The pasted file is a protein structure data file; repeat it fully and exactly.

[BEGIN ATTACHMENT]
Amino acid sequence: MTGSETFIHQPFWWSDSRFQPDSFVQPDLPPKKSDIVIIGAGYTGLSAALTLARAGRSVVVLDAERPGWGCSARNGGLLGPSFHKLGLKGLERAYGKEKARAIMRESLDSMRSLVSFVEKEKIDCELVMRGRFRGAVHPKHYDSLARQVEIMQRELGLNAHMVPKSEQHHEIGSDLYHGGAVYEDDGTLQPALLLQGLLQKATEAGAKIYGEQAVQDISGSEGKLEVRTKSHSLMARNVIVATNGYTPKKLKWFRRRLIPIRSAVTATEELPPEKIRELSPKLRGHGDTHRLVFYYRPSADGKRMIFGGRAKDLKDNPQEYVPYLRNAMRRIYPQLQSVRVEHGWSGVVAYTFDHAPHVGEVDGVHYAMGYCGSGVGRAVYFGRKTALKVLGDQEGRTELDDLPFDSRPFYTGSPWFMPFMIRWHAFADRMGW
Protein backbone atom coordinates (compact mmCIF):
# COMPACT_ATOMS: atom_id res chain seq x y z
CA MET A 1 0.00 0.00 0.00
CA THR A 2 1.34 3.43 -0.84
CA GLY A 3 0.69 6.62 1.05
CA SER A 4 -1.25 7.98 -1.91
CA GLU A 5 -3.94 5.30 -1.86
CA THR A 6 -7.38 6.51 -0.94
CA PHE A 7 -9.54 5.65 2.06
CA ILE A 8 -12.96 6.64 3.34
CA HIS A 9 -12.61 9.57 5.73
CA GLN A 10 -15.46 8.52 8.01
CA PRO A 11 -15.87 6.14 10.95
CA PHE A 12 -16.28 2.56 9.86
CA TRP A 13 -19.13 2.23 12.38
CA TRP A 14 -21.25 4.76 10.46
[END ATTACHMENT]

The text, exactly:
Amino acid sequence: MTGSETFIHQPFWWSDSRFQPDSFVQPDLPPKKSDIVIIGAGYTGLSAALTLARAGRSVVVLDAERPGWGCSARNGGLLGPSFHKLGLKGLERAYGKEKARAIMRESLDSMRSLVSFVEKEKIDCELVMRGRFRGAVHPKHYDSLARQVEIMQRELGLNAHMVPKSEQHHEIGSDLYHGGAVYEDDGTLQPALLLQGLLQKATEAGAKIYGEQAVQDISGSEGKLEVRTKSHSLMARNVIVATNGYTPKKLKWFRRRLIPIRSAVTATEELPPEKIRELSPKLRGHGDTHRLVFYYRPSADGKRMIFGGRAKDLKDNPQEYVPYLRNAMRRIYPQLQSVRVEHGWSGVVAYTFDHAPHVGEVDGVHYAMGYCGSGVGRAVYFGRKTALKVLGDQEGRTELDDLPFDSRPFYTGSPWFMPFMIRWHAFADRMGW
Protein backbone atom coordinates (compact mmCIF):
# COMPACT_ATOMS: atom_id res chain seq x y z
CA MET A 1 0.00 0.00 0.00
CA THR A 2 1.34 3.43 -0.84
CA GLY A 3 0.69 6.62 1.05
CA SER A 4 -1.25 7.98 -1.91
CA GLU A 5 -3.94 5.30 -1.86
CA THR A 6 -7.38 6.51 -0.94
CA PHE A 7 -9.54 5.65 2.06
CA ILE A 8 -12.96 6.64 3.34
CA HIS A 9 -12.61 9.57 5.73
CA GLN A 10 -15.46 8.52 8.01
CA PRO A 11 -15.87 6.14 10.95
CA PHE A 12 -16.28 2.56 9.86
CA TRP A 13 -19.13 2.23 12.38
CA TRP A 14 -21.25 4.76 10.46